Because this space does not require entry into the larger community, it can be utilized in times when precaution and distancing is necessary. It reduces the need for the type of restricted visitation we saw in 2020, through a window or virtual only. A space like this can be used with a reservation system to ensure proper time for cleaning and sanitation between visits. In more relaxed times, when risk is decreased, this space continues to serve the community as a rentable party room, visitation space or discovery room for potential residents and families.
Consider how technology supports the visitation experience and promotes staff efficiency, infection prevention and safety. Automated screening kiosks using temperature scanners or biometric screening devices allow visitors to passively have their temperature taken and complete required screening questions, minimizing the need for a staff member to conduct these checks.
With an aging population and staffing shortages, robotics is an up-and-coming solution. Technology can be used to fill gaps in staffing, like moving food between your kitchen and dining room. Food running can be done automatically using a robotic carrier. Staff in the kitchen can put food on the device and staff within the dining room can take it from the device and serve it to the residents. These futuristic technologies and robotics, a different caliber of dining staff, cut costs and dramatically reduce the burden on staff.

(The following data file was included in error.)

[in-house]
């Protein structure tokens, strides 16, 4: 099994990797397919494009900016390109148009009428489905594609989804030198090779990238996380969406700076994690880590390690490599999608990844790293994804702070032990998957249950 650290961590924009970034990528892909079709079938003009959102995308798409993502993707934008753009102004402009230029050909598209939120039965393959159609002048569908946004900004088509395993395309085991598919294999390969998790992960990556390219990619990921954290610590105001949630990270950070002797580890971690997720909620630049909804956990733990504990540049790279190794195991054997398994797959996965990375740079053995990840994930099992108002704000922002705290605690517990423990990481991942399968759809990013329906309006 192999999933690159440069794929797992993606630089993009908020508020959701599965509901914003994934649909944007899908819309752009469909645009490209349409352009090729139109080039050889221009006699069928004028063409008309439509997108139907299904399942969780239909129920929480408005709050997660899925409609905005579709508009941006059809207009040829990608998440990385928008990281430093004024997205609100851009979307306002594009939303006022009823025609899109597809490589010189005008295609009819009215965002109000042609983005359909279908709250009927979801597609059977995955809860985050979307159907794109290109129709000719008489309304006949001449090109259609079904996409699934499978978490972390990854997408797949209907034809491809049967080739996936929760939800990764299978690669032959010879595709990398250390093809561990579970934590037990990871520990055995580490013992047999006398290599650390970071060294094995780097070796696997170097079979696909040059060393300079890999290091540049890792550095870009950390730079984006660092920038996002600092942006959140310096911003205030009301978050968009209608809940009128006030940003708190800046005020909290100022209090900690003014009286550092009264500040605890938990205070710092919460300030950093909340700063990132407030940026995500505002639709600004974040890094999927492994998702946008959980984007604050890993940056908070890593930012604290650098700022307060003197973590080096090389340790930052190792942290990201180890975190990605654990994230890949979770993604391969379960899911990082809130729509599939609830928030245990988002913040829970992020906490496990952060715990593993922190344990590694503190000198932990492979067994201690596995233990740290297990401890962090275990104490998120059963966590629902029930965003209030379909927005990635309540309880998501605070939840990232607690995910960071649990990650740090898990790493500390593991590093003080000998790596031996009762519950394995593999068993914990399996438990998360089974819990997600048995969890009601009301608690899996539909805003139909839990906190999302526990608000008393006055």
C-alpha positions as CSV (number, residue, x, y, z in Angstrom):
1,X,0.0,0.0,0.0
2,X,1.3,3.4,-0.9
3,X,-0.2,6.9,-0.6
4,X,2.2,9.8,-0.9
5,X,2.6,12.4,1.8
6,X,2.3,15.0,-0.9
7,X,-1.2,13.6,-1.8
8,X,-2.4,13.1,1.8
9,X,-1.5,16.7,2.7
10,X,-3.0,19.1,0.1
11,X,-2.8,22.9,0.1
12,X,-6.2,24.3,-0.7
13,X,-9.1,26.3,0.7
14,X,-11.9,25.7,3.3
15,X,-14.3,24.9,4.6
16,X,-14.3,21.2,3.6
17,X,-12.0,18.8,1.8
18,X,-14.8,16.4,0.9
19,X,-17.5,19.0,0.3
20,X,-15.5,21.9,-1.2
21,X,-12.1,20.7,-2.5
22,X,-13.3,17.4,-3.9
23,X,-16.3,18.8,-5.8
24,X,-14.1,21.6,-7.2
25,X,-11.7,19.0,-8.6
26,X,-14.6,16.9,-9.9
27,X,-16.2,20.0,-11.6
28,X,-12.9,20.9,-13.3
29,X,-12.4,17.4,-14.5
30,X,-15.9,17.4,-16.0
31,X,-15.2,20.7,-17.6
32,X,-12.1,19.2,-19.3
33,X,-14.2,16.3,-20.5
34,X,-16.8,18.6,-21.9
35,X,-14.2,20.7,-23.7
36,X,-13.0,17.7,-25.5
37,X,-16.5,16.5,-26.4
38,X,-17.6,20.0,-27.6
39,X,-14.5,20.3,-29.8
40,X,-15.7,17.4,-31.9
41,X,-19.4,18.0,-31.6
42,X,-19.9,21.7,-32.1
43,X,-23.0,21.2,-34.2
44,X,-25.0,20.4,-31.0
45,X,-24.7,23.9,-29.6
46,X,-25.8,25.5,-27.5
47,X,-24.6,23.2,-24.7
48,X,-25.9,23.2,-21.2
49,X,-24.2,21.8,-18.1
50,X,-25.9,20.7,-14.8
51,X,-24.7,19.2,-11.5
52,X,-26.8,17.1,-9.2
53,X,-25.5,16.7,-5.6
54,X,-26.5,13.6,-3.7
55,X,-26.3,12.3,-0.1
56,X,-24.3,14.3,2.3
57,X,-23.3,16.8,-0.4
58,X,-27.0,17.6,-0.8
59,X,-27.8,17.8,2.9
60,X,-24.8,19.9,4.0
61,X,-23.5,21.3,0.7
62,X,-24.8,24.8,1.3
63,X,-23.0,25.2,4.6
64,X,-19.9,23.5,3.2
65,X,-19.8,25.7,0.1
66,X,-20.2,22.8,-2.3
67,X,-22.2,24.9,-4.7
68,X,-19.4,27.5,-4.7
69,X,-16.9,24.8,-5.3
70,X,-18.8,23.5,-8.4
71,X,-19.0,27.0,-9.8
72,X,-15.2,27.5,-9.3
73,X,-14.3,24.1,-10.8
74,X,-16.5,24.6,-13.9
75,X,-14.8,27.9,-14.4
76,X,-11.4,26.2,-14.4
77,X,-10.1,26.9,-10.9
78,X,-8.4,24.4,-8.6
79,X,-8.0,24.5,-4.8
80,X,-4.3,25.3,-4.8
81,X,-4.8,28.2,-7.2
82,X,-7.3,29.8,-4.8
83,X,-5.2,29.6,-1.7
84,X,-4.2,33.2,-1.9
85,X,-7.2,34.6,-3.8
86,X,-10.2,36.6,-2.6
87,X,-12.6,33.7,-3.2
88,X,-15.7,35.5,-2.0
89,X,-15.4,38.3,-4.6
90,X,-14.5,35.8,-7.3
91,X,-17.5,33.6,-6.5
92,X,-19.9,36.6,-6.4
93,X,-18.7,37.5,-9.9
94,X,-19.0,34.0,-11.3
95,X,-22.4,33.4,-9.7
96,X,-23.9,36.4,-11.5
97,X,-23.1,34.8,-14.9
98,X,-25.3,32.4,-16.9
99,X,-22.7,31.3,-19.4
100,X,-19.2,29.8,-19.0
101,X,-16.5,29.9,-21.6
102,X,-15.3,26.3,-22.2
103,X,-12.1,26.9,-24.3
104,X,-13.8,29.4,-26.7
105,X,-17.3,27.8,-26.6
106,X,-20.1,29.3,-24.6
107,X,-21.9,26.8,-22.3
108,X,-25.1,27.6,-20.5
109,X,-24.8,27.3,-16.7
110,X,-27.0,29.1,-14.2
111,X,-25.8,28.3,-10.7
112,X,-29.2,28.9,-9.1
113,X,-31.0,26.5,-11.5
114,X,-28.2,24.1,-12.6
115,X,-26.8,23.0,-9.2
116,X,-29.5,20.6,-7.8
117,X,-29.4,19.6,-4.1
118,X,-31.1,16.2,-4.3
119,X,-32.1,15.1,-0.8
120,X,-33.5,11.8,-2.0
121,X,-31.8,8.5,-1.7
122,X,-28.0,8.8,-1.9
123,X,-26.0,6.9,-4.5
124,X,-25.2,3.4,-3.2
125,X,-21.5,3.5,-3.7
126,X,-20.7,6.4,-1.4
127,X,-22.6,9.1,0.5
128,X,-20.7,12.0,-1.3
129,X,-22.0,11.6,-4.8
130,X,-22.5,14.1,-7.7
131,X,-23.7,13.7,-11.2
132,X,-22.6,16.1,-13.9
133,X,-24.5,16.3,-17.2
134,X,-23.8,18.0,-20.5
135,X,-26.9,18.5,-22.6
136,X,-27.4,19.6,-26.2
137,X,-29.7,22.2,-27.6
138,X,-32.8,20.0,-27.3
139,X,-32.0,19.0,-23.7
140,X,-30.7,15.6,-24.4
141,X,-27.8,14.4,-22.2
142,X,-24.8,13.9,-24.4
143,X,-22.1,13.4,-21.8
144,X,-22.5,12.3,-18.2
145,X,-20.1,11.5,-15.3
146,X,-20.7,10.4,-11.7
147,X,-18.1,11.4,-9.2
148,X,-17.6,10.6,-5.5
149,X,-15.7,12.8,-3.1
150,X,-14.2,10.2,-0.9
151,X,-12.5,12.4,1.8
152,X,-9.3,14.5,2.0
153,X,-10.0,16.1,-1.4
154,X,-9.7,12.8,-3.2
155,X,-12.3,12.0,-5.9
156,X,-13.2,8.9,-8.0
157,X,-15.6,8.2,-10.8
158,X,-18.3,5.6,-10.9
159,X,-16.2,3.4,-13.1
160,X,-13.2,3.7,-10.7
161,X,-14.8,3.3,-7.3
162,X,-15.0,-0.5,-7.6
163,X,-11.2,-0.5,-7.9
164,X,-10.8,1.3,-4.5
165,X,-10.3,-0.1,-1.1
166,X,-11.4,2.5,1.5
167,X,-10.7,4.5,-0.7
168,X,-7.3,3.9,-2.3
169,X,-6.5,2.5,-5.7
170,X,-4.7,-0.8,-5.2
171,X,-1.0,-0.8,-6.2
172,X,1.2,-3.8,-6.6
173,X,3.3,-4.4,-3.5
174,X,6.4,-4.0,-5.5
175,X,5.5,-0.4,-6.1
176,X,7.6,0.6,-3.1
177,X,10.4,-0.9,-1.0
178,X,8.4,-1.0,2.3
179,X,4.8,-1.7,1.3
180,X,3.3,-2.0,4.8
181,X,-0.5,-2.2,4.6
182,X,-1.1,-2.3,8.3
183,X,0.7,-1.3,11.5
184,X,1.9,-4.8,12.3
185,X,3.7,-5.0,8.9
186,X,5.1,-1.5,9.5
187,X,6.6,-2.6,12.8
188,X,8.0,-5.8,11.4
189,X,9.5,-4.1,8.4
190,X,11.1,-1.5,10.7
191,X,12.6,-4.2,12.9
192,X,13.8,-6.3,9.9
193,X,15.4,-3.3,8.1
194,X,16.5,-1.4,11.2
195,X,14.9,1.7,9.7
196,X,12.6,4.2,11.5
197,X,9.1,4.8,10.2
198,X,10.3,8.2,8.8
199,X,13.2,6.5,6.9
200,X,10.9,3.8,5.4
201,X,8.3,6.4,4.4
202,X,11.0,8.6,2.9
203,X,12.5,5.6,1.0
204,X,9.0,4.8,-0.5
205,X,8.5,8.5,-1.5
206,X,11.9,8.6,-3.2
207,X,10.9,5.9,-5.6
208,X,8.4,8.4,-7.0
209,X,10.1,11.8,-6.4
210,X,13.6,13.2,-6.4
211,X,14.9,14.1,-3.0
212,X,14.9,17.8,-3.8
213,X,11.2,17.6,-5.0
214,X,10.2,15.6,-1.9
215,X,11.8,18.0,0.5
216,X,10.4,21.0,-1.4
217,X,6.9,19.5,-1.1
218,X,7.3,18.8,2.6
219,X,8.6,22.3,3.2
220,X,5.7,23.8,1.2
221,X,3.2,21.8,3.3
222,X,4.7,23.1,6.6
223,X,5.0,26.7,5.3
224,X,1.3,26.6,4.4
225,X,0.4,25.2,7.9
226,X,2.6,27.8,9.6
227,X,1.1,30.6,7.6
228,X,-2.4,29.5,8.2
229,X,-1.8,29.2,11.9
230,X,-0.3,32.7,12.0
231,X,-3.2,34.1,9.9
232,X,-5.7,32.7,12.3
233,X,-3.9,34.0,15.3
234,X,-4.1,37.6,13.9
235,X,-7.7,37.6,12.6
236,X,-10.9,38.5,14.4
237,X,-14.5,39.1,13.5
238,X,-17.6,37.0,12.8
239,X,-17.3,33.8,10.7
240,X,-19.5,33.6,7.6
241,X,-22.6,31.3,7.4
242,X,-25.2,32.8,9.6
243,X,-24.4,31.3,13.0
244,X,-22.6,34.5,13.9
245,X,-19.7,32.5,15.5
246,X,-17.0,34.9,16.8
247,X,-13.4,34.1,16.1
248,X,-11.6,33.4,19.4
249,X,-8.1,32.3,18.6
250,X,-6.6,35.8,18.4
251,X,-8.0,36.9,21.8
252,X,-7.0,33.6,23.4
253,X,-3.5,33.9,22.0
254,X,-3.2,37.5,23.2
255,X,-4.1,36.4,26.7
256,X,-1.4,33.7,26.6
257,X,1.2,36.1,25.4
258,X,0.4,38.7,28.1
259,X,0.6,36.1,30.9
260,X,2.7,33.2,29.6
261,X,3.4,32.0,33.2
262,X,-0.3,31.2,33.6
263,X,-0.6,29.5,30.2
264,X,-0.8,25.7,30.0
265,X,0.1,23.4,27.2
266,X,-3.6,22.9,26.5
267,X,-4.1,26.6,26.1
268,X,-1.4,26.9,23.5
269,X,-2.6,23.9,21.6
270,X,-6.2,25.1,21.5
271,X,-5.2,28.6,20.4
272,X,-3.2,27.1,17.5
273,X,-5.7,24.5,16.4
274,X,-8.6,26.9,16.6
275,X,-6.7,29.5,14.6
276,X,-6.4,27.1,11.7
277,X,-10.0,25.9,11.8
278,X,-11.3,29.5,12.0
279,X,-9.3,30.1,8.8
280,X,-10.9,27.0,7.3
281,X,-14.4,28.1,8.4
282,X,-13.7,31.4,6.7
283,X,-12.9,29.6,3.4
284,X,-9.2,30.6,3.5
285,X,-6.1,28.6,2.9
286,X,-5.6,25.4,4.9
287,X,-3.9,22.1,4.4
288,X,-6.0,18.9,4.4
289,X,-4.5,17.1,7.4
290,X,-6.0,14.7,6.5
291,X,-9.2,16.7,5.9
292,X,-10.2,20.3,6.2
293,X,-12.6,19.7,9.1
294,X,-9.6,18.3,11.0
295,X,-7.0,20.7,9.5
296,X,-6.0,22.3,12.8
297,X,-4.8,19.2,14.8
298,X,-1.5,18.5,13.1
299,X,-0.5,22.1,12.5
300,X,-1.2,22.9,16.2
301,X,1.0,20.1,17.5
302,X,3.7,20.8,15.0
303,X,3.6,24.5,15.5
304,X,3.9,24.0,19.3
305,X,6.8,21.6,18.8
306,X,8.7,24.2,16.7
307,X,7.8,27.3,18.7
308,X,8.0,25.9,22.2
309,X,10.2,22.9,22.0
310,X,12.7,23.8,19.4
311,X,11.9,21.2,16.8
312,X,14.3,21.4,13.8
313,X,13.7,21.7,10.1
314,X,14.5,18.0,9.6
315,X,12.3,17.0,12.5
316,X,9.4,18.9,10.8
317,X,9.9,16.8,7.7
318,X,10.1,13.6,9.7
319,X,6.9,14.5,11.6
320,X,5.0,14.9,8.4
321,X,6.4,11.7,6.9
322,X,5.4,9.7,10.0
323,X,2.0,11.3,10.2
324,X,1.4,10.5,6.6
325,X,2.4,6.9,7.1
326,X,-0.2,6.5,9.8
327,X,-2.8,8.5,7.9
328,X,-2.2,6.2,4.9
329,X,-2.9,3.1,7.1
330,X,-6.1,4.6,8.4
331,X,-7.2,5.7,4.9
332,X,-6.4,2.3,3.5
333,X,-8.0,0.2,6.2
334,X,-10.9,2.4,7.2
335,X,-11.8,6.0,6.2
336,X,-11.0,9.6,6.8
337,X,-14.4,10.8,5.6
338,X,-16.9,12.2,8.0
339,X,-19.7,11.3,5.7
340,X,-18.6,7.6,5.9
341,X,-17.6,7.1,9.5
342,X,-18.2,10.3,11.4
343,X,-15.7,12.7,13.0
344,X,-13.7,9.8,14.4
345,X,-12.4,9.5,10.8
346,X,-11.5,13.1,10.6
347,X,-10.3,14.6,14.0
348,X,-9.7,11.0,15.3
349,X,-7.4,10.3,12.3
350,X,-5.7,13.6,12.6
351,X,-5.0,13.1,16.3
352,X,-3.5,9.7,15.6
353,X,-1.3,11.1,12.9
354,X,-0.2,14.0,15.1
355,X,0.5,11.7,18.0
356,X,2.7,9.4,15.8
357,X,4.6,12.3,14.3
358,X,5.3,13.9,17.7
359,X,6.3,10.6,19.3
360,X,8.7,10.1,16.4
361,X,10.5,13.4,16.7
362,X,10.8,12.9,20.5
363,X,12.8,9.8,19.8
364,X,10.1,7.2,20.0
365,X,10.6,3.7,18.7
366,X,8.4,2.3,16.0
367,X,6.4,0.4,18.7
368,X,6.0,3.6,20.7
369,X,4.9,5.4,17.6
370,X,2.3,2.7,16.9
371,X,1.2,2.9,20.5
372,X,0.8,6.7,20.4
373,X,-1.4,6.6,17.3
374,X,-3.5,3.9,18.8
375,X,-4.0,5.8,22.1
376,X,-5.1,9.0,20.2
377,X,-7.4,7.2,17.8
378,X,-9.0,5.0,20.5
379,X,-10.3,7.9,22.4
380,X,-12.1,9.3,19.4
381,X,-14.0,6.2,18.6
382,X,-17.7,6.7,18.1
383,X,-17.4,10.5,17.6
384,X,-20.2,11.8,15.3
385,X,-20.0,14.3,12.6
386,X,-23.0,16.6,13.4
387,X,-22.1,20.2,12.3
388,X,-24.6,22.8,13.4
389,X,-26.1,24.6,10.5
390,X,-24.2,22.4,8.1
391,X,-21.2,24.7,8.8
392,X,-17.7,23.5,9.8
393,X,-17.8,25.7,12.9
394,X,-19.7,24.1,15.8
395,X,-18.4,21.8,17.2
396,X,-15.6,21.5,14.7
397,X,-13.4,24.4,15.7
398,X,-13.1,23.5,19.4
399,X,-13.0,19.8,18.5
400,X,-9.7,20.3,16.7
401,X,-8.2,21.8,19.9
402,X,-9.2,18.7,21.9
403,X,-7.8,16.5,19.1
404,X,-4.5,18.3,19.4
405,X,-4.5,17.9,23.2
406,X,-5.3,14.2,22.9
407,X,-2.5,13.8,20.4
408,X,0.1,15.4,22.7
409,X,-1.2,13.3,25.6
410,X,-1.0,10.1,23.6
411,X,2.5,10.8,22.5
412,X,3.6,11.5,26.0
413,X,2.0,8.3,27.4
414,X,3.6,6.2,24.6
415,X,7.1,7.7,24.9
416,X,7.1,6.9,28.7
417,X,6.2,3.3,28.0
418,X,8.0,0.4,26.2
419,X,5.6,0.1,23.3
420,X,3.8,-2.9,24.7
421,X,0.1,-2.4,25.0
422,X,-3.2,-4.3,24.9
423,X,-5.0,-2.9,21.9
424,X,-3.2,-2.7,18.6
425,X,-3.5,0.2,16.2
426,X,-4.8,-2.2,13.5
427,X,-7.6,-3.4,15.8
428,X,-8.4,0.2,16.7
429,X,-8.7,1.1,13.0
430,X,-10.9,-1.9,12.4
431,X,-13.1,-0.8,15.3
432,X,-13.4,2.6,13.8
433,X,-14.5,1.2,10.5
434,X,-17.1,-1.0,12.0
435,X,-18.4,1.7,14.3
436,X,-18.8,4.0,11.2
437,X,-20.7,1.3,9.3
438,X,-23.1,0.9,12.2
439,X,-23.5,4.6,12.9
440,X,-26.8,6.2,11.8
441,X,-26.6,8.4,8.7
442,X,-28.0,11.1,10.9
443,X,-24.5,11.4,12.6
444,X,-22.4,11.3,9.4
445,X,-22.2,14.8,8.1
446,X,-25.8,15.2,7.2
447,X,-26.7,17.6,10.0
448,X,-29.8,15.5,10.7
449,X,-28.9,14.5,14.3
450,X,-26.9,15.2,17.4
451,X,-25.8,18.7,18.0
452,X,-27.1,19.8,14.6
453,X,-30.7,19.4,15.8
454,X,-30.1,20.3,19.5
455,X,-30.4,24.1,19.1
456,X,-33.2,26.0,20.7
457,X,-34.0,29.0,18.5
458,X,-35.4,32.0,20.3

Digital ordering, through kiosks, tablet or mobile devices, can also help with staff efficiency in the dining room.
There are many futuristic solutions currently being implemented like technology to automate creating healthy meals like salads and grain bowls. This type of solution allows residents to have more autonomy and could be seen in a bistro area or café. The system consists of a refrigerated cabinet stocked with fresh produce and proteins that makes an on-demand, custom salad.
Technology for the future and productivity tools in dining are heavily robotic. While these systems cannot replace everything that happens in a kitchen, they can complete simple tasks to fill in staffing gaps. Robotic systems are being used in the fast food industry for tasks like flipping burgers. These systems and others like it, for building salads or making pancakes, are being tested, and our experts predict they will soon be available for the healthcare industry as well.
Learn more on technology trends for the future of Senior Living.
Optimize Staff Efficiencies